Muslim leaders back tahfiz schools registration, but not curriculum standardisation
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KUALA LUMPUR, Sept 22 ― Several Muslim leaders have voiced their support for the amendment of Education Act 1966 (Act 550) to register tahfiz schools, following a suggestion Deputy Prime Minister Datuk Seri Zahid Hamidi this week.
Universiti Sains Malaysia political science professor Ahmad Fauzi Abdul Hamid lauded the recommendation in principle, but the Islamic scholar voiced his concern that any amendments must not interfere with the tahfiz schools' curriculum and academic independence.
“If it's for safety and security measures then it's a good move. There should be a loose monitoring to ensure that the school facilities and infrastructure are up to standards.
“But we also question if the intention is first to provide security and then proceed to the homogenisation of Islam, Islamic thinking and Islamic thought. Once you have that level of control, you can also disseminate your own curriculum and patronage to the school,” Ahmad Fauzi warned.
When asked why Islamic homogenisation is a bad idea for these schools, Ahmad Fauzi said that Islam itself is a diverse religion.
He pointed out that tahfiz schools should not be stereotyped as backwards and only fit for poor Muslims, claiming the system has produced very well-rounded Muslim leaders. He did not provide any examples.
Perak Mufti Tan Sri Harussani Zakaria also agreed with Ahmad Fauzi, saying that Zahid had made a “very good recommendation.”
“I agree that all these schools should be registered at state or federal level so we can monitor and regulate their safety and security procedures. But we need to remember that tahfiz schools don't have a lot of money.
“The regulations should focus on safety procedures and infrastructure,” said Harussani.
He pointed out that tahfiz schools were generally reluctant to be registered and monitored because they lack funds, and some schools find there are too many criteria or conditions that need to be fulfilled.
He said the government should not go overboard when coming up with these conditions.
“Just adequate measures should be enough. Don't be too strict on them as many of these schools educate the poor. Ensuring the safety and security of the teachers and students should be enough,” he said.
Malaysian Muslim Consumers Association (PPIM) chief activist Datuk Nadzim Johan on the other hand believed that the government should go a step further and table a new Act specifically for tahfiz schools.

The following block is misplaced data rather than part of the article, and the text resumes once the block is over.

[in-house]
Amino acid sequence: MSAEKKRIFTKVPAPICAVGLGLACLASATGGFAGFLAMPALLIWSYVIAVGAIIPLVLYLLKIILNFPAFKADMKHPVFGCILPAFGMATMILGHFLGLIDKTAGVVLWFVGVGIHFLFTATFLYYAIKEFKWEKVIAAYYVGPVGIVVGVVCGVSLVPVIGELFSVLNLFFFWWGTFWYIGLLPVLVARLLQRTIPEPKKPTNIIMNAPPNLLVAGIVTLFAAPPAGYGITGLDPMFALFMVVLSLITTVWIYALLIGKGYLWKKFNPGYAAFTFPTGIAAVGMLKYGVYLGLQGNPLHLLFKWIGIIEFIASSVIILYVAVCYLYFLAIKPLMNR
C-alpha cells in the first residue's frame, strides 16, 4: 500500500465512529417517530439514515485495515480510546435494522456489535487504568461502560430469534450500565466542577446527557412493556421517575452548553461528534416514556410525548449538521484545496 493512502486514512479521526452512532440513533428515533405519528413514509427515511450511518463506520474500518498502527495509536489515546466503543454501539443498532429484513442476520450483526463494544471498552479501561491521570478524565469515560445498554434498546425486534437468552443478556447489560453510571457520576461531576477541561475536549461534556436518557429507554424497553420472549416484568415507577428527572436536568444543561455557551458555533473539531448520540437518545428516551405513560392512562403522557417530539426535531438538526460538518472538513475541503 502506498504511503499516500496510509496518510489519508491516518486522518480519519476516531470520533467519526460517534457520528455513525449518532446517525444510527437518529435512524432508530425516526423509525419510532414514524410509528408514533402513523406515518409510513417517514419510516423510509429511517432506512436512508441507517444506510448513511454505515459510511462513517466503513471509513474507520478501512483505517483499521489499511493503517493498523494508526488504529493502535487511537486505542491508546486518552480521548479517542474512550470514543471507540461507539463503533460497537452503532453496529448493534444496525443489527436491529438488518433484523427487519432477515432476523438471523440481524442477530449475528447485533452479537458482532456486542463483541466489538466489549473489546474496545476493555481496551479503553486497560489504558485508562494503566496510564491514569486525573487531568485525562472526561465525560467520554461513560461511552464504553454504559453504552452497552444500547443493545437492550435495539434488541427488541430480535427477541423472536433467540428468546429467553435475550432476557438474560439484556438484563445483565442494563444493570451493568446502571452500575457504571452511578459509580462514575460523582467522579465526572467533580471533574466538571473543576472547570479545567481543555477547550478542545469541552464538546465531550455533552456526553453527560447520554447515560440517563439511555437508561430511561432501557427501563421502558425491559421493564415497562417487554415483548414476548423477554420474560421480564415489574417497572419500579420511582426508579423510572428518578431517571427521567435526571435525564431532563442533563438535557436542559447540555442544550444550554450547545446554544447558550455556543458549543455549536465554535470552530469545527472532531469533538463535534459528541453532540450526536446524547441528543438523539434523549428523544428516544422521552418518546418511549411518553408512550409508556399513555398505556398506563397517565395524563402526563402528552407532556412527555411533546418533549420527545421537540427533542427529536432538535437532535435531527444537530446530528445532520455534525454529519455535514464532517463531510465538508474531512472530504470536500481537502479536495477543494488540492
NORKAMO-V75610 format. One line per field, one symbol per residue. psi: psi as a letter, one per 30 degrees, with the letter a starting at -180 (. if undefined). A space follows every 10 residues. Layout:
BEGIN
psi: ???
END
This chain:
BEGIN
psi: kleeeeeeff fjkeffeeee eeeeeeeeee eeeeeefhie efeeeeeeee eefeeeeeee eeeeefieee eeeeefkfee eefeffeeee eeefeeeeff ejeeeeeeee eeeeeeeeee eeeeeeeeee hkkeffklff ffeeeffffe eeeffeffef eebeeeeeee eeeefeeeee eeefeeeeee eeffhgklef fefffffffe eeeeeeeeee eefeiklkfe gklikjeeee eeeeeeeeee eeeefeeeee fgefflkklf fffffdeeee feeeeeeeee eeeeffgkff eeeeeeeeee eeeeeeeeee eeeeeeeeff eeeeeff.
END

He said amending the Education Act 1966 is not enough seeing that there will be no national standardisation if these schools report to the State.
“I don't think it's that hard for the government to come up with a new Act for this. Although the Constitution says Islam falls under the purview of state rulers, it doesn't hurt to have an Act regulating these schools,” Nadzim said, highlighting that even kindergarten and pre-schools fall under the Child Care Act 1984.
He however disagreed with Ahmad Fauzi, warning that without a standard national regulation, extremist elements like the Islamic State’s ideology might infiltrate the school’s curriculum.
Following the death of 21 students and two of their teachers at a tahfiz school at Jalan Datuk Keramat, attention has again fallen on the safety standards at the schools that operate outside the purview of the federal government.
Zahid had then revealed that many of such schools have resisted the implementation of safety regulations for fear that these may lead to interference in their affairs.
On Tuesday, Zahid said the Education Act 1996 should be amended to allow the registrations of private Islamic education institutions including private tahfiz schools to be subjected to the act with the agreements of the state governments.
He said the recommendation was a proactive measure submitted in looking for ways over issues related to tahfiz schools including security in view of the fact that the management of such schools were currently under the jurisdictions of the state governments.